Christian to fortify himself against every tempo 2. Enough having been said concerning the tation, is a mean rather to obtain the virtue first sense of the text which regards but few which our Scriptures called perseverance, than Christians, we shall proceed to the second; perseverance itself. When we say, according which concerns the whole body of Christians, to inspired men, that, in order to be saved, we who are still in a world which endeavours to must endure to the end, we do not mean, that detach them from the communion of Jesus we should never in the course of life have Christ. St. Paul exhorts them to “run with committed a single fault; but that, notwithpatience the race that is set before them;" that standing any fault we have committed, we is, to persevere in fellowship with him. Per- must be in the stato just mentioned; that, all severance is a Christian virtue. On this virtue things being considered, we give God the preshall turn the whole of our discourse, which ference over sensible objects, and feel divine shall be comprised under four classes of obser- love in our hearts predominant over every vations.

other love. Where indeed should we be, if I. We shall remove what is equivocal in the we could not be saved without undeviating term perseverance, or running the race. perseverance, without running with patience II. 'We shall enforce the necessity of perse- the race in the rigorous sense, I would say, so

as never to commit an action incompatible III. We shall remove certain systematical with the design of Christianity? Where should notions which excite confusion in this virtue. we be, were God to scrutinize our life with

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rigour; if he waited only for the firet offence | his righteousness in the day that he sinneth. we commit, to plunge us into the abyss reserved When I say to the righteous, that he shall for the wicked? Where would be the Jobs, surely live: if he trust to his righteousness, and the Moseses, the Davids, and all those distin- commit iniquity, all his righteousness shall not guished offenders, whose memory the Holy be remembered; but for his iniquity that he Spirit has immortalized, to comfort us under hath committed he shall die," Ezek. iii. xviii. our falls: One of the greatest motives to com- xxxiii. 12, 13. Such is the morality of our ply with a law is the lenity of the legislator: I Scriptures. Such is the vocation of the faithwill cite on this subject a passage of Justin ful. It is not enough that we keep, for a few Martyr.* "How could Plato,” says he, "cen- years, the commandments of God; we must sure Homer for ascribing to the Gods placa- continue to keep them. It is not enough that bility by the oblation of victims. Those who we triumph for awhile over the old man, we have this hope, are the very persons who en- must triumph to the end; and if we have wandeavour to recover themselves by repentance dered by weakness for a season, we must steadand reformation: whereas, when they consider fastly return to piety and religion. the Deity as an inexorable being, they abandon 2. Consider on what principle the Scripture the reins to corrupt propensities, having no characters founded their assurance of salvation. expectation of effect from repentance." Was it on some speculative notions? On some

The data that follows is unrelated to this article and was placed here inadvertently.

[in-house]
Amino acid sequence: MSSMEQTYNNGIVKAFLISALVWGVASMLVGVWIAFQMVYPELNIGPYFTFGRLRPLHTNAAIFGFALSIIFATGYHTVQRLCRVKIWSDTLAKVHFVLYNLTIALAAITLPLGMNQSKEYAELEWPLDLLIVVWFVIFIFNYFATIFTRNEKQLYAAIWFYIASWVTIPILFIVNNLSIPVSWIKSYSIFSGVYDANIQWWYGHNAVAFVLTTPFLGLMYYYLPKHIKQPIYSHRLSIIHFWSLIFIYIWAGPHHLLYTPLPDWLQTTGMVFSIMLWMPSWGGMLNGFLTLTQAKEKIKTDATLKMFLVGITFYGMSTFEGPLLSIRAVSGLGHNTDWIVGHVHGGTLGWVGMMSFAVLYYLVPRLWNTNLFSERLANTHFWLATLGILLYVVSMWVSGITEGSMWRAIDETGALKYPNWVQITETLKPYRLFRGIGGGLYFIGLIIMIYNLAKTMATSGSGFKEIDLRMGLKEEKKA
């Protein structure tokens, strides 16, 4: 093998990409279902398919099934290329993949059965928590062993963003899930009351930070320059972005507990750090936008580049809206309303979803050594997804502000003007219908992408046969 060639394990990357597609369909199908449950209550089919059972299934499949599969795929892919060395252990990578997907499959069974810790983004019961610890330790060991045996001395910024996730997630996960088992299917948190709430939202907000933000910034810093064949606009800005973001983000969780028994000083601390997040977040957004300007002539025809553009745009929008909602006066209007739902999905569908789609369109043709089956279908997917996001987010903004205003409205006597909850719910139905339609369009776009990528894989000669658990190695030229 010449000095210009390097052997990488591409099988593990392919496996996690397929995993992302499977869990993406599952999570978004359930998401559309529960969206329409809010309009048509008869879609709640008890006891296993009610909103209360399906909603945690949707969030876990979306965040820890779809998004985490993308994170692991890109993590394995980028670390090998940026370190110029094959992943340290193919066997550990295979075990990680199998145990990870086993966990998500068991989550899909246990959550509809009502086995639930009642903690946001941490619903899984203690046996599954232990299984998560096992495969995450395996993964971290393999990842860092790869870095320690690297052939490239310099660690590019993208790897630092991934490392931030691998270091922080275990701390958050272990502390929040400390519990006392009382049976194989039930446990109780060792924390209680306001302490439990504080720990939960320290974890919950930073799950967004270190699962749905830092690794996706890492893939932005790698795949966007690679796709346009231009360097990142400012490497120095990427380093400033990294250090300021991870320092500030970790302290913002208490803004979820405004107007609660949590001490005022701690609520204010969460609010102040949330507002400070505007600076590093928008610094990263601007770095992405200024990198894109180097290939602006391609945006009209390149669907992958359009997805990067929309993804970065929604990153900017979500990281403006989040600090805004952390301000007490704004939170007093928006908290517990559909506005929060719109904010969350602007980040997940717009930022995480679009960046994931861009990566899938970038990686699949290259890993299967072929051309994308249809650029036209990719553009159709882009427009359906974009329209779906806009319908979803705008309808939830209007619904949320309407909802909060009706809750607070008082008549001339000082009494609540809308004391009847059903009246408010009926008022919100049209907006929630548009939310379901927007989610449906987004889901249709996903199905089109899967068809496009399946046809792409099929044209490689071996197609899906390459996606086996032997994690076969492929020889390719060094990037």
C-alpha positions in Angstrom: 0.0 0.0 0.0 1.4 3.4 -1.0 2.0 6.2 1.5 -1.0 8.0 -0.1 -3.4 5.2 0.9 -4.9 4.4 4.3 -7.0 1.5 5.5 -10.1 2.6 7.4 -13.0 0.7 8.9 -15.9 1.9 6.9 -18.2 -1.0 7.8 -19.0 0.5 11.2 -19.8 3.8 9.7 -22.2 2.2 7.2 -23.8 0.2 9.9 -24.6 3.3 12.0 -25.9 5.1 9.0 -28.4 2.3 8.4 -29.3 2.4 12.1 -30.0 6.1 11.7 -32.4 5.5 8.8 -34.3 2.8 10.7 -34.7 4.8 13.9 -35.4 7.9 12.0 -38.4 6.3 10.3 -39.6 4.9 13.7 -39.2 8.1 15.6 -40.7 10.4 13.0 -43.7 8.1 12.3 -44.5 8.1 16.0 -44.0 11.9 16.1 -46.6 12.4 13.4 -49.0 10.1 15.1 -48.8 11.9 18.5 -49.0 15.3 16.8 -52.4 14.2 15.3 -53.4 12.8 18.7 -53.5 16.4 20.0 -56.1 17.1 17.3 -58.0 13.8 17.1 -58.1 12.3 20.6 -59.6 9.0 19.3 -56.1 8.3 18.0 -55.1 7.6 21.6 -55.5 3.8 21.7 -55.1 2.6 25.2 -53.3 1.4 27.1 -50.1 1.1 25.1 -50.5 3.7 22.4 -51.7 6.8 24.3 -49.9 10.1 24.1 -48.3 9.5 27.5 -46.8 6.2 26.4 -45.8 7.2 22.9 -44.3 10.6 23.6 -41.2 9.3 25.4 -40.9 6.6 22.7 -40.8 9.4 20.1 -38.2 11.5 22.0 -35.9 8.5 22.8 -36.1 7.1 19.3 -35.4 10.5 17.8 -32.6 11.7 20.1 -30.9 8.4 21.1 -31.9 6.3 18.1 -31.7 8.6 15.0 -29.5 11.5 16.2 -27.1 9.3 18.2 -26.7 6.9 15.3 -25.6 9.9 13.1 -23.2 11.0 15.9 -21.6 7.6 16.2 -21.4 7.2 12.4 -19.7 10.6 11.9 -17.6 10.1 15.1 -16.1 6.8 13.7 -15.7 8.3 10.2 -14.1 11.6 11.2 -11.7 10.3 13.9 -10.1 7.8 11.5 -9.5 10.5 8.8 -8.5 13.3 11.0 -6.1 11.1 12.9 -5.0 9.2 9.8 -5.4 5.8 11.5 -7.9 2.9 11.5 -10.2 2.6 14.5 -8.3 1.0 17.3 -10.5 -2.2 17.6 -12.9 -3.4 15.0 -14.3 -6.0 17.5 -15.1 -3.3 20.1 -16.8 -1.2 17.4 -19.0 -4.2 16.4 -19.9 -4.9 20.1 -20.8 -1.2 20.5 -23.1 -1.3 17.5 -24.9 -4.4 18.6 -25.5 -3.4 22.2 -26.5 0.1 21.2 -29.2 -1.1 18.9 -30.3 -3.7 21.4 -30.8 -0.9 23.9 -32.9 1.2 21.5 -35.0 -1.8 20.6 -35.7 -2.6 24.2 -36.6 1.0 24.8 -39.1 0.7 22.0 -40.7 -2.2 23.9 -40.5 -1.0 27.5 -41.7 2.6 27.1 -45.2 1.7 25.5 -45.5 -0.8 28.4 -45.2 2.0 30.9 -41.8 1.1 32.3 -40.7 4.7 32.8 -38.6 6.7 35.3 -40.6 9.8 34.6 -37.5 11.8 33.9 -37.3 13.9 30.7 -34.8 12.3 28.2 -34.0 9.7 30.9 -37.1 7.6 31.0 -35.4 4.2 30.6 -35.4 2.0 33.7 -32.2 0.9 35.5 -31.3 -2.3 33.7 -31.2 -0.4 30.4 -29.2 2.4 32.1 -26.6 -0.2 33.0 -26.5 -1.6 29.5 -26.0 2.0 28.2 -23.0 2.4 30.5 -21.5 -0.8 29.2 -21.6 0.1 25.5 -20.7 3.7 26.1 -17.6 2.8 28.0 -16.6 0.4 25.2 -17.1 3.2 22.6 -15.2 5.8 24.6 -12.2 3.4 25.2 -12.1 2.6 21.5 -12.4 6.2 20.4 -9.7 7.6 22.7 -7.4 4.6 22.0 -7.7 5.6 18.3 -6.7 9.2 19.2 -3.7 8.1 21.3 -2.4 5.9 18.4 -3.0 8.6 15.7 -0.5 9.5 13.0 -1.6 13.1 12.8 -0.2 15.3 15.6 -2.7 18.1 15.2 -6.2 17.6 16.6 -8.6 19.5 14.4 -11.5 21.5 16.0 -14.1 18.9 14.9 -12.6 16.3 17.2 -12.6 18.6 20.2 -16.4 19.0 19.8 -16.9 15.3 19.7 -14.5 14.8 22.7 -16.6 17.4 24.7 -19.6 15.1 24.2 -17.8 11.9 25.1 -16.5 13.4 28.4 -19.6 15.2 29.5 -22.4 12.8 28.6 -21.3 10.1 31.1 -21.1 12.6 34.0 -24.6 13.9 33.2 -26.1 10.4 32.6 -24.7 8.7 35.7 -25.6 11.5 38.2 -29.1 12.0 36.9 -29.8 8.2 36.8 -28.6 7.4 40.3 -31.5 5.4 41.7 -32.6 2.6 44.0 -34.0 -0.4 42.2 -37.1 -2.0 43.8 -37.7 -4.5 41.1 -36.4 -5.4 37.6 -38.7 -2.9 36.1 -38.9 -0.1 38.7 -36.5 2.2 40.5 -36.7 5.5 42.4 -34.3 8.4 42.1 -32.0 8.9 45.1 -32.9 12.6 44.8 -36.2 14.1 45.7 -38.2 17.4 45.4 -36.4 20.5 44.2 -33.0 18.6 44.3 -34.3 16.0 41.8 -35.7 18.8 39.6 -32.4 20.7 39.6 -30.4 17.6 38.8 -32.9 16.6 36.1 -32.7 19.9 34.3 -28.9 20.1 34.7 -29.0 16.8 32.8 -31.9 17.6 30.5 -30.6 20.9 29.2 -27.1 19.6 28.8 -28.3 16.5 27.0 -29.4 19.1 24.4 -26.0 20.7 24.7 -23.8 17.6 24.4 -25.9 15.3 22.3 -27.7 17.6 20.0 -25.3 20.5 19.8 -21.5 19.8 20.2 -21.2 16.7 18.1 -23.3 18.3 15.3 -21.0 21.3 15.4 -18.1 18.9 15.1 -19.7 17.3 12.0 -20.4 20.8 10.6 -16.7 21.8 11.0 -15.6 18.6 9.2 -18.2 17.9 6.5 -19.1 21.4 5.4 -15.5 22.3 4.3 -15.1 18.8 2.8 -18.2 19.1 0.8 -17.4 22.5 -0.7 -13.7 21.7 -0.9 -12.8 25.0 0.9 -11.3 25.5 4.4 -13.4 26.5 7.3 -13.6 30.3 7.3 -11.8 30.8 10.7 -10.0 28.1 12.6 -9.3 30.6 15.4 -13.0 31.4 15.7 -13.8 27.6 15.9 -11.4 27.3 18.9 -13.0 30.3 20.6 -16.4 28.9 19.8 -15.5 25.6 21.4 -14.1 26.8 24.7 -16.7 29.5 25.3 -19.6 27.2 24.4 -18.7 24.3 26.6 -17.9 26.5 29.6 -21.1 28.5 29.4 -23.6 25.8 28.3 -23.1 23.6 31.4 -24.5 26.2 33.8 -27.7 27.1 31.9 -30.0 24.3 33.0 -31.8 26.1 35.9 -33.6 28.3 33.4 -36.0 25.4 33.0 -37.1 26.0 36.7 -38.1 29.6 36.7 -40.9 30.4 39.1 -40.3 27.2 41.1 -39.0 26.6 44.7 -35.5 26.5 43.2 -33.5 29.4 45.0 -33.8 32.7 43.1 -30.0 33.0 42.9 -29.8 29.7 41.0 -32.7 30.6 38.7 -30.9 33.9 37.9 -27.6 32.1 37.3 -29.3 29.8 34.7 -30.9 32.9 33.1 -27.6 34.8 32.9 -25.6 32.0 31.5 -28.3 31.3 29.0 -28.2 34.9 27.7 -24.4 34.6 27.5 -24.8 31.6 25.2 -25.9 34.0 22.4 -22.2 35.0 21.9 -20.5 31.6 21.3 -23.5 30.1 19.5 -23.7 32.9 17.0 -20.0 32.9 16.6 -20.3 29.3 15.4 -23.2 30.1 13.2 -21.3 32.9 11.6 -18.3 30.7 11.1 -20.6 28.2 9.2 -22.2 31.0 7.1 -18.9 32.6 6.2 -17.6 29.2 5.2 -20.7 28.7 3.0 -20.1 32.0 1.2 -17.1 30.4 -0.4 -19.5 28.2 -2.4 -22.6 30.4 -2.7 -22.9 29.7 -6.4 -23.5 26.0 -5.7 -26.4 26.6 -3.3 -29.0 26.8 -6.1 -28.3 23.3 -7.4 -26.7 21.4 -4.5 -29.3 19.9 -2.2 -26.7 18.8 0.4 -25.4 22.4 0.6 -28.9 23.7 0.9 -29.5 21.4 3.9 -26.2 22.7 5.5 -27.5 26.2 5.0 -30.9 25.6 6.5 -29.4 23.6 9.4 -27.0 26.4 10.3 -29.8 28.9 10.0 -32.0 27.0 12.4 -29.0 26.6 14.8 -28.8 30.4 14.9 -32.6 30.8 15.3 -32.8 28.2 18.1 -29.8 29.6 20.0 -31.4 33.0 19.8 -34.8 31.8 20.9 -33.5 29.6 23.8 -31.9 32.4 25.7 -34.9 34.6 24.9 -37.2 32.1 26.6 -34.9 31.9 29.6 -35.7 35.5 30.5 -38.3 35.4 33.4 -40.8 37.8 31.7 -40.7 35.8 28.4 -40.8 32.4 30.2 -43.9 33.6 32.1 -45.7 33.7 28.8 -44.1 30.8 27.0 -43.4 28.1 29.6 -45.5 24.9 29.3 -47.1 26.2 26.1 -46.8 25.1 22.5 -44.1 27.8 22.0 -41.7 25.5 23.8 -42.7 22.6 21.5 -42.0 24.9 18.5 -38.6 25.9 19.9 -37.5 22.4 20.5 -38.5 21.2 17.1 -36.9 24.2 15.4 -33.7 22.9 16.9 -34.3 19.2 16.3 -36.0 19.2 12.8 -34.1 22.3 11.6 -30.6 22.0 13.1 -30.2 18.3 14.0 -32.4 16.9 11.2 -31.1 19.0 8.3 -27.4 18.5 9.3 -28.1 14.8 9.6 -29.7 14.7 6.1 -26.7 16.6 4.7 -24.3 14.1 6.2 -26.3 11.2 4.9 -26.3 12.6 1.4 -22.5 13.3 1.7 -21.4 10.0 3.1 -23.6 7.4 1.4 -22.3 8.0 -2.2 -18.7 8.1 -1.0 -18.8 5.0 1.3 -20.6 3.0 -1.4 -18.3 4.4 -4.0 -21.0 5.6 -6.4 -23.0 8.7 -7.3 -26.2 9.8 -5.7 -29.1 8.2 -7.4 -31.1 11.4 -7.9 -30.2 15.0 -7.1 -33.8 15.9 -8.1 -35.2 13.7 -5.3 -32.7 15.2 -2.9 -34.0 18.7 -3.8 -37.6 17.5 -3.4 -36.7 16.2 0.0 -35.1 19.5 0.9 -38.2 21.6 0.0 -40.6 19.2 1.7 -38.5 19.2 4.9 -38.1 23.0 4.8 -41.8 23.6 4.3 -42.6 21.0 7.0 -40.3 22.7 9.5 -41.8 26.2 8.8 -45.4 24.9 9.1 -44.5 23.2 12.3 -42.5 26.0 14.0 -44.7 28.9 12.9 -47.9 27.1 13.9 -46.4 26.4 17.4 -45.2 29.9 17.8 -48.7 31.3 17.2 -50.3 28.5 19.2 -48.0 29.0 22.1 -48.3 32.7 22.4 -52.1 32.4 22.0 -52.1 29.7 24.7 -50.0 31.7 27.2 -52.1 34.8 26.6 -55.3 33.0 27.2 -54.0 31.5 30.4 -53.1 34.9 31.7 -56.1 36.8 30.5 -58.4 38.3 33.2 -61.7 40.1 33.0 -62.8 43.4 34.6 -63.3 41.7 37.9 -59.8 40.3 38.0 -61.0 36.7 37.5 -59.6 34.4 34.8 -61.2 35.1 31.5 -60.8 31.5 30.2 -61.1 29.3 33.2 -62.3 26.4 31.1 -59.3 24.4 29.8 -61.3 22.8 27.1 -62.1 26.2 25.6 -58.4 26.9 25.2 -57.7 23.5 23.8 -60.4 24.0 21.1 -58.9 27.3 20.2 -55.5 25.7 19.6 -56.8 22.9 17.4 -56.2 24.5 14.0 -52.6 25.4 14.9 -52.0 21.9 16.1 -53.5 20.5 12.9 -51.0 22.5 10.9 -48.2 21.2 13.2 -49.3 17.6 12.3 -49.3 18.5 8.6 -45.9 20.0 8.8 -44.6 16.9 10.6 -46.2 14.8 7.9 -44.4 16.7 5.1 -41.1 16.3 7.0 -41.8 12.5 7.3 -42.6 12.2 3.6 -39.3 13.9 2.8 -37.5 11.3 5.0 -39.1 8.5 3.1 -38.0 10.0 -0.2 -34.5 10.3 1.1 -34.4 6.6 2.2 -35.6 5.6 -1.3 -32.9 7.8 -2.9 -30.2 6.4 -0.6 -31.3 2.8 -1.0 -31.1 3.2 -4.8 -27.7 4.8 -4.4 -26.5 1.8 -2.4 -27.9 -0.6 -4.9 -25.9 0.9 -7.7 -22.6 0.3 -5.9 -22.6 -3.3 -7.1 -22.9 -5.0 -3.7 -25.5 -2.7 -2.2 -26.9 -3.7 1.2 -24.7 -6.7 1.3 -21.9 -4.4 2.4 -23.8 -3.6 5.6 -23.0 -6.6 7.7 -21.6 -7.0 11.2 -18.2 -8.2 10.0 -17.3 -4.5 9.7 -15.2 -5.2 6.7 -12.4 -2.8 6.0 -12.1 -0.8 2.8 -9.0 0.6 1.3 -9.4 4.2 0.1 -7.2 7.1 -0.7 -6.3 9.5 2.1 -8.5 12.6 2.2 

Distinguish then the virtue we enforce from confused systems. No: it has been on the one of the principal means of its acquisition. principle of persevering in the profession of If you ask me what is perseverance? I answer, their religion, and in the practice of virtue. I it is that disposition of mind which enables us, will adduce but one example, which seems to as I have more than once affirmed, and which me above all exception: it is he, who, of all the is still necessary to repeat; it is that disposi- sacred authors, has furnished us with the most tion of mind which enables us, all things con- conclusive arguments on the doctrine of assusidered, to give God the preference over every rance of salvation, and the inamissibility of sensible object, that divine love may predomni- grace; I would say, the example of St. Paul. nate in our heart over every other love. If | He never doubted but that he should always you ask me, what are the surest means of ac- persevere in piety, and in the profession of requiring that disposition? I say, it is to watch ligion. The love of God was so deeply rooted against every temptation to which you may be in the heart of this apostle, as to remove all exposed. I say, in order to preserve the habit scruple on that head. When, however, St. of Christianity, you must use your utmost en- Paul, by abstraction of mind, considered himdeavours never to do any thing incompatible self as having lost the disposition which we with its design.

shall call the habit of Christianity;-when he II. Having removed the ambiguity of the term considered himself as falling under the tempperseverance, we shall prove in the second arti- tations which exposed him to the flesh, to bell, cle that we cannot be saved without this virtue. and the world;—what did he expect consider